From the 12th to the 20th of September, PAX and EGX joined forces to create a gaming event at home. Pete Beckett and I followed this event: watching streams, trying out demos, and conducting a few (virtual) interviews with some participating developers and staff. In this article, I will be sharing my thoughts and the interviews regarding this different style of conference.
The Show Floor
Game conferences feature a game floor. It’s a chance to speak with developers and find out more about their games. With the current world situation causing an event like this to not be possible, PAX/EGX has adapted and hosted their show floor on www.paxegx.com. The online nature of this was great with interactive tabs opening to give information about the game. To be honest, a lot of the game details can be found on any platform’s game store but it was good to have all the different games and publishers in one place.
Of course, it’s one thing being able to learn about the games but entirely different being able to play them! A multitude of games offered demos with many limited to PAX/EGX. Another aspect that could have been missed with a digital event is the lack of interaction with developers. Fortunately, the PAX/EGX media assistance account was very helpful in getting me into contact with three developers who I was able to send some questions to. Along with my thoughts on their demos, I’ll also include the Q & As.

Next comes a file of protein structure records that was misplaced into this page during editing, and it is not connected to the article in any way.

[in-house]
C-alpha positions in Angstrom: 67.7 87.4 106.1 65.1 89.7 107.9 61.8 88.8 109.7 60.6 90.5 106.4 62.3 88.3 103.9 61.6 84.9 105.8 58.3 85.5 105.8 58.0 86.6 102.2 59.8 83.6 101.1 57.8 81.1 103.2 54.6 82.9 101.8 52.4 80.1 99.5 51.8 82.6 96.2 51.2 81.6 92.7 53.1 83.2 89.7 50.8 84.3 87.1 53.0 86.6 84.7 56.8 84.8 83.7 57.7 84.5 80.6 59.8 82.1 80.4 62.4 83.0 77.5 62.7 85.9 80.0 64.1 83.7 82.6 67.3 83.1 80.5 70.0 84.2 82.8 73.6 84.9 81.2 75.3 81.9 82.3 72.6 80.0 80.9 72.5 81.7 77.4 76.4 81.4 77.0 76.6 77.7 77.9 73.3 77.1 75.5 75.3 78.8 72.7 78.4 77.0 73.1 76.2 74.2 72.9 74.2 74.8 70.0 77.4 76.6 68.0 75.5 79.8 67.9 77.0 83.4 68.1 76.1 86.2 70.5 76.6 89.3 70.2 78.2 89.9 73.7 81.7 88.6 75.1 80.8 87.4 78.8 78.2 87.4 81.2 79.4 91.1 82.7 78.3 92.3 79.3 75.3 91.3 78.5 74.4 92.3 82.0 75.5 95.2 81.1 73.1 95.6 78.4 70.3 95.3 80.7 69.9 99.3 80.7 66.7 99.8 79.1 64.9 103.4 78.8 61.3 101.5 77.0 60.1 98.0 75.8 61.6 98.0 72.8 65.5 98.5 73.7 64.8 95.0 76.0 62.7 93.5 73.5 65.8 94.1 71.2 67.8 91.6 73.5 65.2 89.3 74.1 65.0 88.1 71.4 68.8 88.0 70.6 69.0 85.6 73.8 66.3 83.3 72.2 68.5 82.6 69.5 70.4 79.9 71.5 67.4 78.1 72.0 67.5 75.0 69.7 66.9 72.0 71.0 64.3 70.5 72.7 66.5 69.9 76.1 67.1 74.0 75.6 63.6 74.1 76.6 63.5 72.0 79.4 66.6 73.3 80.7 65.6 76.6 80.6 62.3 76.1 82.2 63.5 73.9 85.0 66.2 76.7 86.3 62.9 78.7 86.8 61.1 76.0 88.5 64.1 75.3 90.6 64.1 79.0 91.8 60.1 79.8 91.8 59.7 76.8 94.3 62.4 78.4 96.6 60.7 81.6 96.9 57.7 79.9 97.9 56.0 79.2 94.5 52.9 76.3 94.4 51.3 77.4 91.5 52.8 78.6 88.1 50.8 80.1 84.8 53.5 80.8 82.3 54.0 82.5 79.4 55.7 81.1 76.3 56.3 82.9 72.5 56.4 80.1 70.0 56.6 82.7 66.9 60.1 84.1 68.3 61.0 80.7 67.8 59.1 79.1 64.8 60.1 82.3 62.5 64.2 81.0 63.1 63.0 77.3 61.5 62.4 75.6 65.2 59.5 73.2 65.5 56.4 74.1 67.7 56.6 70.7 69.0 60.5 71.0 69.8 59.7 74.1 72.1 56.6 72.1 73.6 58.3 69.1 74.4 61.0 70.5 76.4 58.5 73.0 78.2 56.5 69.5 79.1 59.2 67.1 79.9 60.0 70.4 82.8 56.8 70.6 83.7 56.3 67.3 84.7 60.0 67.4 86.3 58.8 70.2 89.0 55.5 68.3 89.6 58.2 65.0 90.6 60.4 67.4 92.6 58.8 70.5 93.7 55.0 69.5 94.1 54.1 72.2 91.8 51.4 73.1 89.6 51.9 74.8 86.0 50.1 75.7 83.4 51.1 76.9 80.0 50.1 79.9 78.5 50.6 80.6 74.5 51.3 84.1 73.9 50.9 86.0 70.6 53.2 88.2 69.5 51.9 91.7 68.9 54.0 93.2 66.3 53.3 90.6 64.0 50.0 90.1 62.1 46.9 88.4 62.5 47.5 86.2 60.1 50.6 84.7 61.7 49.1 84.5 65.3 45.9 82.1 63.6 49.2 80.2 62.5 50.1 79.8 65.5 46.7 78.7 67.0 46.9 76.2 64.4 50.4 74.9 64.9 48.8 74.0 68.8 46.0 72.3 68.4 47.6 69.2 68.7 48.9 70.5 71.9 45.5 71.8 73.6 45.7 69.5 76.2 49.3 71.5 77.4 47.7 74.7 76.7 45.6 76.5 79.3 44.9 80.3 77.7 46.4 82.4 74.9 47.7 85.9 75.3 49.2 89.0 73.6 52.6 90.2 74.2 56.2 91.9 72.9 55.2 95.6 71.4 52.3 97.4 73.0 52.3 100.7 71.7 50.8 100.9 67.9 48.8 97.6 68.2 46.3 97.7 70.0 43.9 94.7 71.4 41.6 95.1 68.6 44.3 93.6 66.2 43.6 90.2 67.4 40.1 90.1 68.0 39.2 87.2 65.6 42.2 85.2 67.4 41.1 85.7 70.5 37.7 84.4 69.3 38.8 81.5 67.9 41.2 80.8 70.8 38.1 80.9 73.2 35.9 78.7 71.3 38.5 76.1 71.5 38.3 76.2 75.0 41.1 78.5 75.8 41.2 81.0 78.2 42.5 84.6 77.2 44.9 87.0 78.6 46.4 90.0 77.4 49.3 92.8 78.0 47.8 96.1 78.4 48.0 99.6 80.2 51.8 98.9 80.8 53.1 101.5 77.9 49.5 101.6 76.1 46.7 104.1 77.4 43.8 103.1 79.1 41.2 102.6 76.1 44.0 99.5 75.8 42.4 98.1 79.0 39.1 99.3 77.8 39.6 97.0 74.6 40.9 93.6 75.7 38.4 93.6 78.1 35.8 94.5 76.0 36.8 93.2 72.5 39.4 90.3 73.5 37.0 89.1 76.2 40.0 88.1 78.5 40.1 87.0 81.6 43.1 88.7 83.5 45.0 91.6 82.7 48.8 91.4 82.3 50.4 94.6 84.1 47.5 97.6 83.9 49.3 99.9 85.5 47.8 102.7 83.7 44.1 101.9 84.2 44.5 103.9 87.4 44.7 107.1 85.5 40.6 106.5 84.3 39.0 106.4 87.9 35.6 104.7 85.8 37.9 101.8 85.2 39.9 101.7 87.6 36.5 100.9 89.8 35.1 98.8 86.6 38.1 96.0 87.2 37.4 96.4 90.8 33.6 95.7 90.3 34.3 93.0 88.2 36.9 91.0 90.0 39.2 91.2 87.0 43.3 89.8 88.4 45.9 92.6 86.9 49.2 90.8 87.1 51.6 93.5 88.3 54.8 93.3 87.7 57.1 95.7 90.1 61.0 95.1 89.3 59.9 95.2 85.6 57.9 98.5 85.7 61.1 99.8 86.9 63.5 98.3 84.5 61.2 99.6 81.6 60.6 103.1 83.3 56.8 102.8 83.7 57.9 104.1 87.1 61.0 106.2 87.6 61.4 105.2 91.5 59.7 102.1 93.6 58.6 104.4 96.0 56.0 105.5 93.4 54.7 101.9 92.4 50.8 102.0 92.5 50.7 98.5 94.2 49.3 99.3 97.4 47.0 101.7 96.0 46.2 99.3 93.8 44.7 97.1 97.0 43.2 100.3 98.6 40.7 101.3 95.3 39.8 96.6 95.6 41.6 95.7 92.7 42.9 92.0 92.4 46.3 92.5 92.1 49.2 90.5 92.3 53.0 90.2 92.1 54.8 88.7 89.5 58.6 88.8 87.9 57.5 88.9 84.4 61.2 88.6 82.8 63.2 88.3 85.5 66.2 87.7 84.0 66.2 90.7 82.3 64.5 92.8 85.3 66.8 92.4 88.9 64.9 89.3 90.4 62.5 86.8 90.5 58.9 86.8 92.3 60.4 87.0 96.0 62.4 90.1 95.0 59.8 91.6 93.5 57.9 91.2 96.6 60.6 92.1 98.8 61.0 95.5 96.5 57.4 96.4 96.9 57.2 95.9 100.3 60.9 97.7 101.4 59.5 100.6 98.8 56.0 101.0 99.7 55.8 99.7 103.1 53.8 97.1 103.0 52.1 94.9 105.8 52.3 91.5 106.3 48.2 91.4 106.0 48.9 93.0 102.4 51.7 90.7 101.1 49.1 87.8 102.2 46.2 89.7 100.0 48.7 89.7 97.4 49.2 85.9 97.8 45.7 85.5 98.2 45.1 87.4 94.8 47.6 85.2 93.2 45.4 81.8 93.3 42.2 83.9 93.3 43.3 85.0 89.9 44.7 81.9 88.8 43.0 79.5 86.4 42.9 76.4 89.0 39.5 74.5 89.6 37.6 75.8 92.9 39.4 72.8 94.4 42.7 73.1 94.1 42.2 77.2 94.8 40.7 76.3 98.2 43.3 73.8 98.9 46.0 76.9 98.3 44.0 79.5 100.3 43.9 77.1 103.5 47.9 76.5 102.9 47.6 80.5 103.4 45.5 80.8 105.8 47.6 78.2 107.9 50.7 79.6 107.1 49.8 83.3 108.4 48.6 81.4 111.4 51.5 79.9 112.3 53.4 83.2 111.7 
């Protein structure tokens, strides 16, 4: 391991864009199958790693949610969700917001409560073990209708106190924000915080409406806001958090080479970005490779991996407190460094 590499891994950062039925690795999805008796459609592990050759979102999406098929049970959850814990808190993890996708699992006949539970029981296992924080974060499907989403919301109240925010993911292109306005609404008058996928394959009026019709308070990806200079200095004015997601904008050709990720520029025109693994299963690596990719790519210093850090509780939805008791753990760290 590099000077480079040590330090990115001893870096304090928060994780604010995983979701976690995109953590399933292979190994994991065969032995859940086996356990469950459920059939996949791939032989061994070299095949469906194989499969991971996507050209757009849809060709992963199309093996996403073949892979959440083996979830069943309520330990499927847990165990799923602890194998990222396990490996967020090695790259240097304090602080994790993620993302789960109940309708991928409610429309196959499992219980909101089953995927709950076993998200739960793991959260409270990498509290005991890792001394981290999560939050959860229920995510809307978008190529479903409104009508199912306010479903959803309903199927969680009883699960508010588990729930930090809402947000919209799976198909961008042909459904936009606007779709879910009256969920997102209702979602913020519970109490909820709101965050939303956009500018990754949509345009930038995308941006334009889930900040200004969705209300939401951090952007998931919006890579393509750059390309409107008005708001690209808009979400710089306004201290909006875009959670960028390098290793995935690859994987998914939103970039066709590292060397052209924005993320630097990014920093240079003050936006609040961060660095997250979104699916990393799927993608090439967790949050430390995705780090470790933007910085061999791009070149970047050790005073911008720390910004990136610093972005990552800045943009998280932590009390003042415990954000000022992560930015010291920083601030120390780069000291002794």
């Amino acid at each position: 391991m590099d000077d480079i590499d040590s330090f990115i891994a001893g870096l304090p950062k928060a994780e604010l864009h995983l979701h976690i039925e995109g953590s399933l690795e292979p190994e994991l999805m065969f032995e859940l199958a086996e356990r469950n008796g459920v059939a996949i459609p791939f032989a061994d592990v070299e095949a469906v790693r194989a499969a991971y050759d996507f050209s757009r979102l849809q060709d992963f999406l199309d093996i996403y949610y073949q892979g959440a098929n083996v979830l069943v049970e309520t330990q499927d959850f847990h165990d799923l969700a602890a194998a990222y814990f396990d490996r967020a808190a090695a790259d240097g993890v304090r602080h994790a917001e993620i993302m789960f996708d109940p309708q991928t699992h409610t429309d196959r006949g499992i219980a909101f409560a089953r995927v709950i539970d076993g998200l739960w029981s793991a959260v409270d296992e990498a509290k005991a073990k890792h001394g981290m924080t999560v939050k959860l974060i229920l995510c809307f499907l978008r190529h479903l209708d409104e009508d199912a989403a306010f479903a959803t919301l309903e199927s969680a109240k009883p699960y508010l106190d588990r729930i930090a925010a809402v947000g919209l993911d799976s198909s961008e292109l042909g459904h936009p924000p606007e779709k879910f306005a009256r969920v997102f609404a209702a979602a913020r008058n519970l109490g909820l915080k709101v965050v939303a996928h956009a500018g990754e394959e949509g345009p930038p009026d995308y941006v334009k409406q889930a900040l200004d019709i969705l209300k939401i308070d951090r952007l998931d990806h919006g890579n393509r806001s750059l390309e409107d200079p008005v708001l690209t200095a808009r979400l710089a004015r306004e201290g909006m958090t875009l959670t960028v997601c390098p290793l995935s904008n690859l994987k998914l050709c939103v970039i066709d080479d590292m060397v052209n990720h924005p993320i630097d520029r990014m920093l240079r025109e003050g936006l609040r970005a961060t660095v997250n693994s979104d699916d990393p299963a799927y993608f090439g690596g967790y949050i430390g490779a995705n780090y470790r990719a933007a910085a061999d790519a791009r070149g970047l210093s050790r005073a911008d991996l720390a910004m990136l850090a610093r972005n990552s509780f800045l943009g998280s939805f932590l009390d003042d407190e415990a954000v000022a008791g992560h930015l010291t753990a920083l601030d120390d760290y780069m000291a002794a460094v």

The Developers and their Demos
The first game I played was Unpacking. Here’s how the developer described it.
“Unpacking is a zen puzzle game about the familiar experience of pulling possessions out of boxes and fitting them into a new home. Part “item Tetris”, part home decoration, you are invited to create a satisfying living space while learning clues about the life you’re unpacking. Over the course of eight house moves, you are given a chance to experience a sense of intimacy with a character you never see and a story you’re never told”
I really enjoyed Unpacking. Packing and unpacking is something we’ve all experienced, whether that’s moving house, visiting relatives, or going on holiday. The game manages to mimic this experience without being a chore. There was something quite calm in performing this simple task with the game’s adaptive pixel art and chill soundtrack. I can also see this game telling a good narrative, albeit subtle, communicated by the actual objects being unpacked. What gets taken with you or what gets left behind?
We asked the unpacking developer Witch Beam if participating in the 20-game selected PAX indie showcase was beneficial and here’s what they said.
“The showcase helped us out a lot! Over 9 days we had 12,000 people play our demo. Because the show was so closely tied with the Steam store, visits to our ‘booth’ more easily translated to wishlists. We got a good amount of media coverage as well”